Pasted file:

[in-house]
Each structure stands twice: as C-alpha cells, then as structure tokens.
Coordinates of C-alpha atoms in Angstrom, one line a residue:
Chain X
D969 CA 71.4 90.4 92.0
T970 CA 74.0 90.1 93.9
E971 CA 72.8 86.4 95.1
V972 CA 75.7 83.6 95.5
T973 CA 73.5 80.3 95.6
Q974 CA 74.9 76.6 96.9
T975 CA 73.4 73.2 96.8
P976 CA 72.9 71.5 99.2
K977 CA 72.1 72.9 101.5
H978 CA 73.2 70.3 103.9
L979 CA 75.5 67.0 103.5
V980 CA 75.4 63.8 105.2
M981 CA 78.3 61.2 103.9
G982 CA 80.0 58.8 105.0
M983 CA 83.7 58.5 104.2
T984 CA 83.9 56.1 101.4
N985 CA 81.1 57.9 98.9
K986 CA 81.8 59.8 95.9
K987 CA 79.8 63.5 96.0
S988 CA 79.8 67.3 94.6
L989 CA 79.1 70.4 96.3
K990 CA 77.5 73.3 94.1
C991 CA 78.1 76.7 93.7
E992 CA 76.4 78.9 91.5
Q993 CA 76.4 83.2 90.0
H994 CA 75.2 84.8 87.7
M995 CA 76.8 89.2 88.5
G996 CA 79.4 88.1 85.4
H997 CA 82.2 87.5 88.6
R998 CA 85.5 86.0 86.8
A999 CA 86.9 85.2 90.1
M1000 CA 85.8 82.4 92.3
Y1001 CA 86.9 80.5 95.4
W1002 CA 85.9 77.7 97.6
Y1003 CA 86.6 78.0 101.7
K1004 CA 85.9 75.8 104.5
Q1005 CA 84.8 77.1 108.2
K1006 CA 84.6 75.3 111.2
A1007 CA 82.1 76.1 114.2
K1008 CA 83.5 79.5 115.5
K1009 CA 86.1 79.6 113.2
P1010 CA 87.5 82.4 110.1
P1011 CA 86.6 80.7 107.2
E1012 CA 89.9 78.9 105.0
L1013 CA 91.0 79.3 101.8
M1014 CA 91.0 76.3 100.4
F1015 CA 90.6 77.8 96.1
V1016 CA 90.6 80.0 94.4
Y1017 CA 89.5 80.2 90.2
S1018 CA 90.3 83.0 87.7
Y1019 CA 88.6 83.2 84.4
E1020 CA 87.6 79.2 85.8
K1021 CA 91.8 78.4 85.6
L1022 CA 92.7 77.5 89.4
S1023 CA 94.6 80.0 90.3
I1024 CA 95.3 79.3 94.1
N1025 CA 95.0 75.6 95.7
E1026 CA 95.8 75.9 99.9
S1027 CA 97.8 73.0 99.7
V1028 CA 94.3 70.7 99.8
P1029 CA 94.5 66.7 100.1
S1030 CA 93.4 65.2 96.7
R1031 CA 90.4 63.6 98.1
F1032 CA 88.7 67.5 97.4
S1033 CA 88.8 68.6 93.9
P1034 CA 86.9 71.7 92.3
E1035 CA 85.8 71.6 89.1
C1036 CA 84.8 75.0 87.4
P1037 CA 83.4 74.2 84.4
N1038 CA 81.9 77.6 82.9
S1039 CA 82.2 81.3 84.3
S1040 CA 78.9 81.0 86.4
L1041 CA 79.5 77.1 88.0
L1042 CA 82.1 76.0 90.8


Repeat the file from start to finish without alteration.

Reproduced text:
[in-house]
Each structure stands twice: as C-alpha cells, then as structure tokens.
Coordinates of C-alpha atoms in Angstrom, one line a residue:
Chain X
D969 CA 71.4 90.4 92.0
T970 CA 74.0 90.1 93.9
E971 CA 72.8 86.4 95.1
V972 CA 75.7 83.6 95.5
T973 CA 73.5 80.3 95.6
Q974 CA 74.9 76.6 96.9
T975 CA 73.4 73.2 96.8
P976 CA 72.9 71.5 99.2
K977 CA 72.1 72.9 101.5
H978 CA 73.2 70.3 103.9
L979 CA 75.5 67.0 103.5
V980 CA 75.4 63.8 105.2
M981 CA 78.3 61.2 103.9
G982 CA 80.0 58.8 105.0
M983 CA 83.7 58.5 104.2
T984 CA 83.9 56.1 101.4
N985 CA 81.1 57.9 98.9
K986 CA 81.8 59.8 95.9
K987 CA 79.8 63.5 96.0
S988 CA 79.8 67.3 94.6
L989 CA 79.1 70.4 96.3
K990 CA 77.5 73.3 94.1
C991 CA 78.1 76.7 93.7
E992 CA 76.4 78.9 91.5
Q993 CA 76.4 83.2 90.0
H994 CA 75.2 84.8 87.7
M995 CA 76.8 89.2 88.5
G996 CA 79.4 88.1 85.4
H997 CA 82.2 87.5 88.6
R998 CA 85.5 86.0 86.8
A999 CA 86.9 85.2 90.1
M1000 CA 85.8 82.4 92.3
Y1001 CA 86.9 80.5 95.4
W1002 CA 85.9 77.7 97.6
Y1003 CA 86.6 78.0 101.7
K1004 CA 85.9 75.8 104.5
Q1005 CA 84.8 77.1 108.2
K1006 CA 84.6 75.3 111.2
A1007 CA 82.1 76.1 114.2
K1008 CA 83.5 79.5 115.5
K1009 CA 86.1 79.6 113.2
P1010 CA 87.5 82.4 110.1
P1011 CA 86.6 80.7 107.2
E1012 CA 89.9 78.9 105.0
L1013 CA 91.0 79.3 101.8
M1014 CA 91.0 76.3 100.4
F1015 CA 90.6 77.8 96.1
V1016 CA 90.6 80.0 94.4
Y1017 CA 89.5 80.2 90.2
S1018 CA 90.3 83.0 87.7
Y1019 CA 88.6 83.2 84.4
E1020 CA 87.6 79.2 85.8
K1021 CA 91.8 78.4 85.6
L1022 CA 92.7 77.5 89.4
S1023 CA 94.6 80.0 90.3
I1024 CA 95.3 79.3 94.1
N1025 CA 95.0 75.6 95.7
E1026 CA 95.8 75.9 99.9
S1027 CA 97.8 73.0 99.7
V1028 CA 94.3 70.7 99.8
P1029 CA 94.5 66.7 100.1
S1030 CA 93.4 65.2 96.7
R1031 CA 90.4 63.6 98.1
F1032 CA 88.7 67.5 97.4
S1033 CA 88.8 68.6 93.9
P1034 CA 86.9 71.7 92.3
E1035 CA 85.8 71.6 89.1
C1036 CA 84.8 75.0 87.4
P1037 CA 83.4 74.2 84.4
N1038 CA 81.9 77.6 82.9
S1039 CA 82.2 81.3 84.3
S1040 CA 78.9 81.0 86.4
L1041 CA 79.5 77.1 88.0
L1042 CA 82.1 76.0 90.8